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Old August 8th, 2009, 7:07 pm
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Join Date: 09th October 2004
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Re: Butterfly Kisses (Sequel to Harry Potter and the Return to Hogwarts)

Chapter 6
Firewhiskey and Fudge

Author's Note: This chapter will be in Harry's Point of View.

(Right after Harry's conversation with Ron ended)

“See you mate,” Ron said to Harry.

Harry said nothing, but waved a hand to him, giving a non-verbal goodbye. He didn't want Ron thinking that he was mad at him. Which was the truth. He wasn't mad at Ron. Ron did nothing wrong. At the moment, he was mad at the Minister of Magic, and had a perfect reason to be.

If the rumors were right about Kingsley Shacklebolt's involvement in this so-called “purge”, then he was already treading down the path his predecessors traveled down. It was fear that drove Ministers of Magic Cornelius Fudge and Rufus Scrimgeour into their crazy “Voldemort isn't back; the world, wizarding and Muggle alike, is perfectly fine” schemes, and the latter got himself killed for it. Of course, Voldemort was definitely not back. He was long gone, his body now rotting into nothingness at the bottom of the Hogwarts Lake. And his Death Eaters were either dead or locked away in Azkaban forever. Now, with this new purge that had been the cause of Thorpe's resignation, Shacklebolt seemed to be acting as if hell had broken loose once again and the Third War was about to start only months after the Second one ended.

Harry knew he had to do something about it. He had to find out what was going on in Kingsley's mind. Perhaps he could get Thorpe his job back in the process, as well. Thorpe might have been a rough individual that reminded Harry of the Slytherin House (and he wouldn't have been surprised if Thorpe was a Slytherin), but he definitely wasn't a future Death Eater (if the Death Eaters even had a future). Thorpe was a good man deep inside and he had all the makings of a fine Auror.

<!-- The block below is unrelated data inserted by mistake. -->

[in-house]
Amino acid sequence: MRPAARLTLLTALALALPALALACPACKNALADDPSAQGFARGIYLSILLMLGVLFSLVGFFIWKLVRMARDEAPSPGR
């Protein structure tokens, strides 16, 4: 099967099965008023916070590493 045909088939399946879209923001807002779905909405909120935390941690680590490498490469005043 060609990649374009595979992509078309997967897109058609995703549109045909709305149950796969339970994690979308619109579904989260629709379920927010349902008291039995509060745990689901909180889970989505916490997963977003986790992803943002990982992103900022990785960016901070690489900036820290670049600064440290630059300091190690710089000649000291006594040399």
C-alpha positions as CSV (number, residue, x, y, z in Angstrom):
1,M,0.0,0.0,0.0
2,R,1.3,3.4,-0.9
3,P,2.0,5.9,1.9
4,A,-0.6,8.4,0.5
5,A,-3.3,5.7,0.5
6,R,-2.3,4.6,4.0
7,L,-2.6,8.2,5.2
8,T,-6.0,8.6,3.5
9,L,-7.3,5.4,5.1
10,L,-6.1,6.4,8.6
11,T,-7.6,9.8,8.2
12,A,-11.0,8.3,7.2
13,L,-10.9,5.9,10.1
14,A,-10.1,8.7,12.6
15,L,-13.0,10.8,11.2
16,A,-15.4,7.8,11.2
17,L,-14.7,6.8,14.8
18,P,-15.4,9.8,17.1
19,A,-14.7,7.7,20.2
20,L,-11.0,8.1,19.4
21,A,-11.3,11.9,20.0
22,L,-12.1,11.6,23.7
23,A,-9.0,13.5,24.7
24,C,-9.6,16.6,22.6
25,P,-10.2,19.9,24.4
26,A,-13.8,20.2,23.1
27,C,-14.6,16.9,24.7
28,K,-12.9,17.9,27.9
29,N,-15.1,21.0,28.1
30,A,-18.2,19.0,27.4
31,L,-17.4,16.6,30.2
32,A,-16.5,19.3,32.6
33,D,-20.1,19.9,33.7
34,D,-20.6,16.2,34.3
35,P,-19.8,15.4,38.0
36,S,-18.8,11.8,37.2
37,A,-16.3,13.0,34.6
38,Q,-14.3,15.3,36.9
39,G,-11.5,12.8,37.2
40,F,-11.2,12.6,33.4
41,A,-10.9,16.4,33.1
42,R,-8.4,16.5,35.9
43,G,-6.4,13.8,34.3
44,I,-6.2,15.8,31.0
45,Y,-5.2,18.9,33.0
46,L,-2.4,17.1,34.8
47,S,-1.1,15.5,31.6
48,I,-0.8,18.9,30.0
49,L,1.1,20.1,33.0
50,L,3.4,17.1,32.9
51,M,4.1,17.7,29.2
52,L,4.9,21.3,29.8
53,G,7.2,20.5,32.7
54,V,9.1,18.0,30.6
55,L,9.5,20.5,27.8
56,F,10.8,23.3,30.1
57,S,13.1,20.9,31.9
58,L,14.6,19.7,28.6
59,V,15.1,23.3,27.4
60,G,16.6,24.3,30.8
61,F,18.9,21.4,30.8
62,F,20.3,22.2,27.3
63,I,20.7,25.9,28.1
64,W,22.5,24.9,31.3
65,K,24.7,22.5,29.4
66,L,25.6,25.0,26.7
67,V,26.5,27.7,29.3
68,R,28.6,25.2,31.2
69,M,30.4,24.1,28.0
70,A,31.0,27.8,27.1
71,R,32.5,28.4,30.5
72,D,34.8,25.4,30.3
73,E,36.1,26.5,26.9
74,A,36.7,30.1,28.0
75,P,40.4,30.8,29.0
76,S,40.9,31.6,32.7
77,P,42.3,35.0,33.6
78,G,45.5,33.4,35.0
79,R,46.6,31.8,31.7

Harry walked out of the Auror Headquarters, nodding his head and giving silent greetings and goodbyes to every witch or wizard that passed him as he went. He walked into the crowded lifts, joining the witches and wizards who were leaving the Ministry for the day, though he wouldn't be leaving with them just yet. A couple minutes later, as the lifts gradually became more crowded, the doors opened at the first floor, where the Minister of Magic's office was located. Harry pushed his way past the witches and wizards, as more started coming on, and walked down the hall. At the end of the hall, a golden plaque on the large double-doors read:


Harry forced his way through the doors, and walked past the secretary's desk. The secretary, an older man, who was a retired Auror that was put there for the Minister's protection, stared at him as he walked toward the door.

“Sir!” he said, “Sir! The Minister is very busy. He is in a very private meeting.”

Harry ignored him. The secretary moved with quick agility and arrived at the Minister's door before Harry could get there.

“The Minister is in a meeting with somebody, sir,” he said to Harry, “He is not seeing anyone else at the moment. If you come over to the desk with me, we can work out a special time that he can see you.”

“Oh yeah?” Harry asked, his rage building inside him at the man, “When? Two weeks from now? Two months from now?”

“The Minister is a very busy man, Mr. Potter,” the secretary said.